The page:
In this issue

Jonathan Tobin: Defending the Right to a Jewish State

Heather Hale: Compliment your kids without giving them big heads

Megan Shauri: 10 ways you are ruining your own happiness

Carolyn Bigda: 8 Best Dividend Stocks for 2015

Kiplinger's Personal Finance editors: 7 Things You Didn't Know About Paying Off Student Loans

Samantha Olson: The Crucial Mistake 55% Of Parents Are Making At Their Baby's Bedtime

Densie Well, Ph.D., R.D. Open your eyes to yellow vegetables

The Kosher Gourmet by Megan Gordon With its colorful cache of purples and oranges and reds, COLLARD GREEN SLAW is a marvelous mood booster --- not to mention just downright delish
April 18, 2014

Rabbi Yonason Goldson: Clarifying one of the greatest philosophical conundrums in theology

Caroline B. Glick: The disappearance of US will

Megan Wallgren: 10 things I've learned from my teenagers

Lizette Borreli: Green Tea Boosts Brain Power, May Help Treat Dementia

John Ericson: Trying hard to be 'positive' but never succeeding? Blame Your Brain

The Kosher Gourmet by Julie Rothman Almondy, flourless torta del re (Italian king's cake), has royal roots, is simple to make, . . . but devour it because it's simply delicious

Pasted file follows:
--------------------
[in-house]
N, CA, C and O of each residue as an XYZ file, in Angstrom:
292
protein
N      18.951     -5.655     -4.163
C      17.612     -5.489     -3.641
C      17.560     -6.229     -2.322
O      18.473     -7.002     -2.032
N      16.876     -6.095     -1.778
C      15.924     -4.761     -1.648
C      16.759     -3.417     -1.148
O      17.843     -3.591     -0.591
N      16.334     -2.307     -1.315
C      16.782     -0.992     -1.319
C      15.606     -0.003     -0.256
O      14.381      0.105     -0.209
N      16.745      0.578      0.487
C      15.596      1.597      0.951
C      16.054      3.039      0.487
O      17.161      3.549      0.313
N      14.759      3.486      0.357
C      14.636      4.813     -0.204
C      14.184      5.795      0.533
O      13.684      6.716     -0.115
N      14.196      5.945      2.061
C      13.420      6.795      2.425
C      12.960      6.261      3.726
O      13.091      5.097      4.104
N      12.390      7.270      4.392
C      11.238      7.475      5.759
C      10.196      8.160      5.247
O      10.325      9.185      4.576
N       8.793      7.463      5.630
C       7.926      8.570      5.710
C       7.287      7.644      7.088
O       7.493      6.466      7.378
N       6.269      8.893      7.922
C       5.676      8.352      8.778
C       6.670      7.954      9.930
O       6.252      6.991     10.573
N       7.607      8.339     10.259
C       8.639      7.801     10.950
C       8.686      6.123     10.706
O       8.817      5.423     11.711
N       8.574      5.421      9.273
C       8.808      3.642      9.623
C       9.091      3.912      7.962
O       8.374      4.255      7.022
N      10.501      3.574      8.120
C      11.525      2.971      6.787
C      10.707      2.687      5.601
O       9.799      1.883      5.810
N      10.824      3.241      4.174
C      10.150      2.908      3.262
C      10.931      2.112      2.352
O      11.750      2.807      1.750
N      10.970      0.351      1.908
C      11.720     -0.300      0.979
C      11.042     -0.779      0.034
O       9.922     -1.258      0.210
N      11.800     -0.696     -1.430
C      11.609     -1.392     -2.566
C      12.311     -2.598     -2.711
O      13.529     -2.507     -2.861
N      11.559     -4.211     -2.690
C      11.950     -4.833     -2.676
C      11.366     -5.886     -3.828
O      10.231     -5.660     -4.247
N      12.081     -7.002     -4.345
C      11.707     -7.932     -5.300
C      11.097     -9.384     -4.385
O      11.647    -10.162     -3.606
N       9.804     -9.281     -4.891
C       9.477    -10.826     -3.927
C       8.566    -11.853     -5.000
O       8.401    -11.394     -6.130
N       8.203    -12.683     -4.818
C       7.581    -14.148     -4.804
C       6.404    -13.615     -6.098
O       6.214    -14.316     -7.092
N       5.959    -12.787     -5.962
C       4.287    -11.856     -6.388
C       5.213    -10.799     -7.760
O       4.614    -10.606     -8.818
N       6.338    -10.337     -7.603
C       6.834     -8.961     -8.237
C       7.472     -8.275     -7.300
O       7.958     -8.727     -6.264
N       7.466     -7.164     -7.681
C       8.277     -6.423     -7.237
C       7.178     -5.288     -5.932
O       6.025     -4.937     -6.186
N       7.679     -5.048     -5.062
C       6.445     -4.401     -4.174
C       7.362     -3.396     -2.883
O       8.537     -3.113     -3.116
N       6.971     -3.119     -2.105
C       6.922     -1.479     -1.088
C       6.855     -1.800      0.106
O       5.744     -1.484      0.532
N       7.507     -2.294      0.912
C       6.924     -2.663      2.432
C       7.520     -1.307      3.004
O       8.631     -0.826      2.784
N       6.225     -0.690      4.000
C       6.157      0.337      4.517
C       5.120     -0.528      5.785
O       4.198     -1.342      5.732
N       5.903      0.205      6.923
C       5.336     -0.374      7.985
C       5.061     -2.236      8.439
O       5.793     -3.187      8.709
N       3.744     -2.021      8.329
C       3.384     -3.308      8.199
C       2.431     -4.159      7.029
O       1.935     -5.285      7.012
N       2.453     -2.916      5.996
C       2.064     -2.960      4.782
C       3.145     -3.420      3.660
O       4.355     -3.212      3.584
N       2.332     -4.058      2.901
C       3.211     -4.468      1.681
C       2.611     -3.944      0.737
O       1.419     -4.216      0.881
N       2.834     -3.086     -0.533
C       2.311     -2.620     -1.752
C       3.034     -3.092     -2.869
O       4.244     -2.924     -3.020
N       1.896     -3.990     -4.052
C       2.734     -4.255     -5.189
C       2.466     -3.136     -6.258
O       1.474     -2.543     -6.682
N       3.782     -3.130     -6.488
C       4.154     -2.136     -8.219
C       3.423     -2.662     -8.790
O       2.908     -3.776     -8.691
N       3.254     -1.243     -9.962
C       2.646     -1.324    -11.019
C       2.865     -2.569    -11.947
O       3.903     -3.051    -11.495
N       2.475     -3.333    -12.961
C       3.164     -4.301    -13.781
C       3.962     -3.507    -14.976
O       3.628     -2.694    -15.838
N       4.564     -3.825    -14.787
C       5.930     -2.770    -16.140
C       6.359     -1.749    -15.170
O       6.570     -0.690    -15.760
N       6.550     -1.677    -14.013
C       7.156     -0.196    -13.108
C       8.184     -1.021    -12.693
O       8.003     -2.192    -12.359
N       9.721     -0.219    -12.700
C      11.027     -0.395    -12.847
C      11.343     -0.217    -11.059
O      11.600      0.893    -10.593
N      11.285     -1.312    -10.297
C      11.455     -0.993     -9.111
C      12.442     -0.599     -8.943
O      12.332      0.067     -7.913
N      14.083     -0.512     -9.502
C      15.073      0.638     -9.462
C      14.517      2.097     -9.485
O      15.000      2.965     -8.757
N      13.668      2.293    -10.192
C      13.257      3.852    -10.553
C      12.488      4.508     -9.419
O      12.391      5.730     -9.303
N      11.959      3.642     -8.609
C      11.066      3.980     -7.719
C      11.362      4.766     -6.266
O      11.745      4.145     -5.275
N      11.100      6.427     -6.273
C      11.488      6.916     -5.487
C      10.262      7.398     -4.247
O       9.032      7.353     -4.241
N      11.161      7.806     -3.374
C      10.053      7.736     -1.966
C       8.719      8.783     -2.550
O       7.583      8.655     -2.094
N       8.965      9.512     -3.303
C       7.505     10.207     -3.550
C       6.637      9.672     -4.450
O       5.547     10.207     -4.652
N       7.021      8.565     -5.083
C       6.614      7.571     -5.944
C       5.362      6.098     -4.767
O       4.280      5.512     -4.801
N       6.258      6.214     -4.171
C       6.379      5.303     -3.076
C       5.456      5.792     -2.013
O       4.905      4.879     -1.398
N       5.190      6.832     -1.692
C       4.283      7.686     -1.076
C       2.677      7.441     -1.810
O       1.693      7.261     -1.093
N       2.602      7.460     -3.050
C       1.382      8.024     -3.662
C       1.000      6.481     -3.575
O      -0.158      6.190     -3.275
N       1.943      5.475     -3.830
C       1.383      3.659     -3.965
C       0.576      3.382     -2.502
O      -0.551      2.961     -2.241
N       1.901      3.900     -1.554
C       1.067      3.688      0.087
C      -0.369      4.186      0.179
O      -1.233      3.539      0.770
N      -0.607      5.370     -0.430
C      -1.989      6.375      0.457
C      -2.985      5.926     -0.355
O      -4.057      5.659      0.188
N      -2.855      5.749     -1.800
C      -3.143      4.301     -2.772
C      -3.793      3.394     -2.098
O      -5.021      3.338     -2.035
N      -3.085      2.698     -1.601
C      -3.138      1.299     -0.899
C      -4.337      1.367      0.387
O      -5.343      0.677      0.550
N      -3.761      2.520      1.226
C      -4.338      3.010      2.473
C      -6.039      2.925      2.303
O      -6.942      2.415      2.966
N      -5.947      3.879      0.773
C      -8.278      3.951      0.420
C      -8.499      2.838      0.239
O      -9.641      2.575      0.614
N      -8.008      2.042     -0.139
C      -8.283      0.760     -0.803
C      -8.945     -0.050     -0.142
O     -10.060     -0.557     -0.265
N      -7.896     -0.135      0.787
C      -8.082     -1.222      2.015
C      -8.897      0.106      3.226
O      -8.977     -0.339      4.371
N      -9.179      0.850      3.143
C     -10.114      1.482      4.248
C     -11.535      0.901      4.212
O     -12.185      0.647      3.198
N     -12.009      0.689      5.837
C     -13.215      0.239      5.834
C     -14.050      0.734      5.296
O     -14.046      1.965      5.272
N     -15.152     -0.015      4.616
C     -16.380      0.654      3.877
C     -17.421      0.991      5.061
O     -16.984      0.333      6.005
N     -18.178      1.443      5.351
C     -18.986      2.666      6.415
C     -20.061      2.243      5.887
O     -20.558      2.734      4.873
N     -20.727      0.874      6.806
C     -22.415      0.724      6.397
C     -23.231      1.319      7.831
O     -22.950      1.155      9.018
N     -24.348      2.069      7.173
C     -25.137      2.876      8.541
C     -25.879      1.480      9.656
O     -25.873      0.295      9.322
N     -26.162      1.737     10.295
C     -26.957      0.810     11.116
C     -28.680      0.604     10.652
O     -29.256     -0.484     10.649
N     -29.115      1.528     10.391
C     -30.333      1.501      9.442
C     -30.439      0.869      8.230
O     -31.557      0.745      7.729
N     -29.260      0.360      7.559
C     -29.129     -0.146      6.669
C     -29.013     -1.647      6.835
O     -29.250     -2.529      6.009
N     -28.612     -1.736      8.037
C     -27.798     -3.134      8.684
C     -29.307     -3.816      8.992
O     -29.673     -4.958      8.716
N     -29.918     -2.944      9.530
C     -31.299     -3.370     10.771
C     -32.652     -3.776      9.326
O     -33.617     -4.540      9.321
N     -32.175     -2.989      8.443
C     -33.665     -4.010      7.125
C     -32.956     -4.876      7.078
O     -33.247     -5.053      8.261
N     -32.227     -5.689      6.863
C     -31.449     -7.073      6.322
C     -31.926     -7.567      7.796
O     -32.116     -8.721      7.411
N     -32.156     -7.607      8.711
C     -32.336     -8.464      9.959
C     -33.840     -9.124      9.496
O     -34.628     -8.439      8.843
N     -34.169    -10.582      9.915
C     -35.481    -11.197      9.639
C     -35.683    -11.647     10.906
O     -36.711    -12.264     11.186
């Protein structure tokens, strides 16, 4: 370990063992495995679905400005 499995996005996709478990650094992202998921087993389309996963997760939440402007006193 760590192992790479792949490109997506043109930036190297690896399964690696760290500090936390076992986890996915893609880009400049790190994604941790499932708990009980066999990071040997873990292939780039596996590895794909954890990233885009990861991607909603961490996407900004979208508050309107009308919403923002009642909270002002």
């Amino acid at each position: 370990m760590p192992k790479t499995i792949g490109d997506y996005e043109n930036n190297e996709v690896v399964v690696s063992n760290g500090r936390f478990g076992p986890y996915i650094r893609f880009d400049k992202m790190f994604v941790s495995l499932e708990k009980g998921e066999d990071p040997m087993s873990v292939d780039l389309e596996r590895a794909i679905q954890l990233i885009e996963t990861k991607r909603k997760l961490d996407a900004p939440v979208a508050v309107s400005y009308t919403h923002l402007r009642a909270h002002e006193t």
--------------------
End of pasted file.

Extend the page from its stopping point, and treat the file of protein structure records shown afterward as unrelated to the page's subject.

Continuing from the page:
April 14, 2014

Rabbi Dr Naftali Brawer: Passover frees us from the tyranny of time

Greg Crosby: Passing Over Religion

Eric Schulzke: First degree: How America really recovered from a murder epidemic

Georgia Lee: When love is not enough: Teaching your kids about the realities of adult relationships

Cameron Huddleston: Freebies for Your Lawn and Garden

Gordon Pape: How you can tell if your financial adviser is setting you up for potential ruin

Dana Dovey: Up to 500,000 people die each year from hepatitis C-related liver disease. New Treatment Has Over 90% Success Rate

Justin Caba: Eating Watermelon Can Help Control High Blood Pressure

The Kosher Gourmet by Joshua E. London and Lou Marmon Don't dare pass over these Pesach picks for Manischewitz!

April 11, 2014

Rabbi Hillel Goldberg: Silence is much more than golden